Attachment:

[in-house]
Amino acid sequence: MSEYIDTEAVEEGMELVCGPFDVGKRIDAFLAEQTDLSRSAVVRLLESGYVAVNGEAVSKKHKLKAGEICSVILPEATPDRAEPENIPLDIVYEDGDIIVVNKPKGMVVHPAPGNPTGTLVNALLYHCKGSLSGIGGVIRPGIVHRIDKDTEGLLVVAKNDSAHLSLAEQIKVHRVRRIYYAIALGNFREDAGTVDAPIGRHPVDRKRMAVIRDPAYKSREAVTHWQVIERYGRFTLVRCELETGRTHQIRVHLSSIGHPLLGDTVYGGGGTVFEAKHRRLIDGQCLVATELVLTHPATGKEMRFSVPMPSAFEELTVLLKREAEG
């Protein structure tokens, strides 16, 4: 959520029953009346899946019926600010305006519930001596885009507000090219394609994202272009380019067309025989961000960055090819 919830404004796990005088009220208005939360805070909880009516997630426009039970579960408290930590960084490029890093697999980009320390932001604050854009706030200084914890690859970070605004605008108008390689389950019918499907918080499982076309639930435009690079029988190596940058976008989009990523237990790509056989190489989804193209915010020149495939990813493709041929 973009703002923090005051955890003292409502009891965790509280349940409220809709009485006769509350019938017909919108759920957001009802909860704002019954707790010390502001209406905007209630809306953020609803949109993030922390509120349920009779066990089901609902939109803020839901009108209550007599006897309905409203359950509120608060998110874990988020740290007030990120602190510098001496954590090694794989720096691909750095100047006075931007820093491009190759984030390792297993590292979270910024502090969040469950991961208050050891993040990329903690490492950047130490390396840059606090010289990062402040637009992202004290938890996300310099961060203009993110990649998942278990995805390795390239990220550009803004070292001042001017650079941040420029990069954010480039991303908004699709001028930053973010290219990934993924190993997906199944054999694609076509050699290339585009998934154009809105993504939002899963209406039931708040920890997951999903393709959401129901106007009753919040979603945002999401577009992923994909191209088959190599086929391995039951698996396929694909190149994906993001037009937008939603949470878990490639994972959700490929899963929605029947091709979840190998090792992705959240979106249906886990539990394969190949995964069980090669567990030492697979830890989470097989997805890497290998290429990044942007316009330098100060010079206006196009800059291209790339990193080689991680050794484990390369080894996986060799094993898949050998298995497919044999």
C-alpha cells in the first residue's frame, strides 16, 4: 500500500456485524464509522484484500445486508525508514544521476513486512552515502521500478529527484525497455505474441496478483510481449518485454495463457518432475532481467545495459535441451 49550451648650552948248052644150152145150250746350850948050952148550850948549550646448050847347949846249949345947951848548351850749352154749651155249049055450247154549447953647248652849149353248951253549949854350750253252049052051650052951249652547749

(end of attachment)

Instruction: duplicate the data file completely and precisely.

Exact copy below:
[in-house]
Amino acid sequence: MSEYIDTEAVEEGMELVCGPFDVGKRIDAFLAEQTDLSRSAVVRLLESGYVAVNGEAVSKKHKLKAGEICSVILPEATPDRAEPENIPLDIVYEDGDIIVVNKPKGMVVHPAPGNPTGTLVNALLYHCKGSLSGIGGVIRPGIVHRIDKDTEGLLVVAKNDSAHLSLAEQIKVHRVRRIYYAIALGNFREDAGTVDAPIGRHPVDRKRMAVIRDPAYKSREAVTHWQVIERYGRFTLVRCELETGRTHQIRVHLSSIGHPLLGDTVYGGGGTVFEAKHRRLIDGQCLVATELVLTHPATGKEMRFSVPMPSAFEELTVLLKREAEG
């Protein structure tokens, strides 16, 4: 959520029953009346899946019926600010305006519930001596885009507000090219394609994202272009380019067309025989961000960055090819 919830404004796990005088009220208005939360805070909880009516997630426009039970579960408290930590960084490029890093697999980009320390932001604050854009706030200084914890690859970070605004605008108008390689389950019918499907918080499982076309639930435009690079029988190596940058976008989009990523237990790509056989190489989804193209915010020149495939990813493709041929 973009703002923090005051955890003292409502009891965790509280349940409220809709009485006769509350019938017909919108759920957001009802909860704002019954707790010390502001209406905007209630809306953020609803949109993030922390509120349920009779066990089901609902939109803020839901009108209550007599006897309905409203359950509120608060998110874990988020740290007030990120602190510098001496954590090694794989720096691909750095100047006075931007820093491009190759984030390792297993590292979270910024502090969040469950991961208050050891993040990329903690490492950047130490390396840059606090010289990062402040637009992202004290938890996300310099961060203009993110990649998942278990995805390795390239990220550009803004070292001042001017650079941040420029990069954010480039991303908004699709001028930053973010290219990934993924190993997906199944054999694609076509050699290339585009998934154009809105993504939002899963209406039931708040920890997951999903393709959401129901106007009753919040979603945002999401577009992923994909191209088959190599086929391995039951698996396929694909190149994906993001037009937008939603949470878990490639994972959700490929899963929605029947091709979840190998090792992705959240979106249906886990539990394969190949995964069980090669567990030492697979830890989470097989997805890497290998290429990044942007316009330098100060010079206006196009800059291209790339990193080689991680050794484990390369080894996986060799094993898949050998298995497919044999």
C-alpha cells in the first residue's frame, strides 16, 4: 500500500456485524464509522484484500445486508525508514544521476513486512552515502521500478529527484525497455505474441496478483510481449518485454495463457518432475532481467545495459535441451 49550451648650552948248052644150152145150250746350850948050952148550850948549550646448050847347949846249949345947951848548351850749352154749651155249049055450247154549447953647248652849149353248951253549949854350750253252049052051650052951249652547749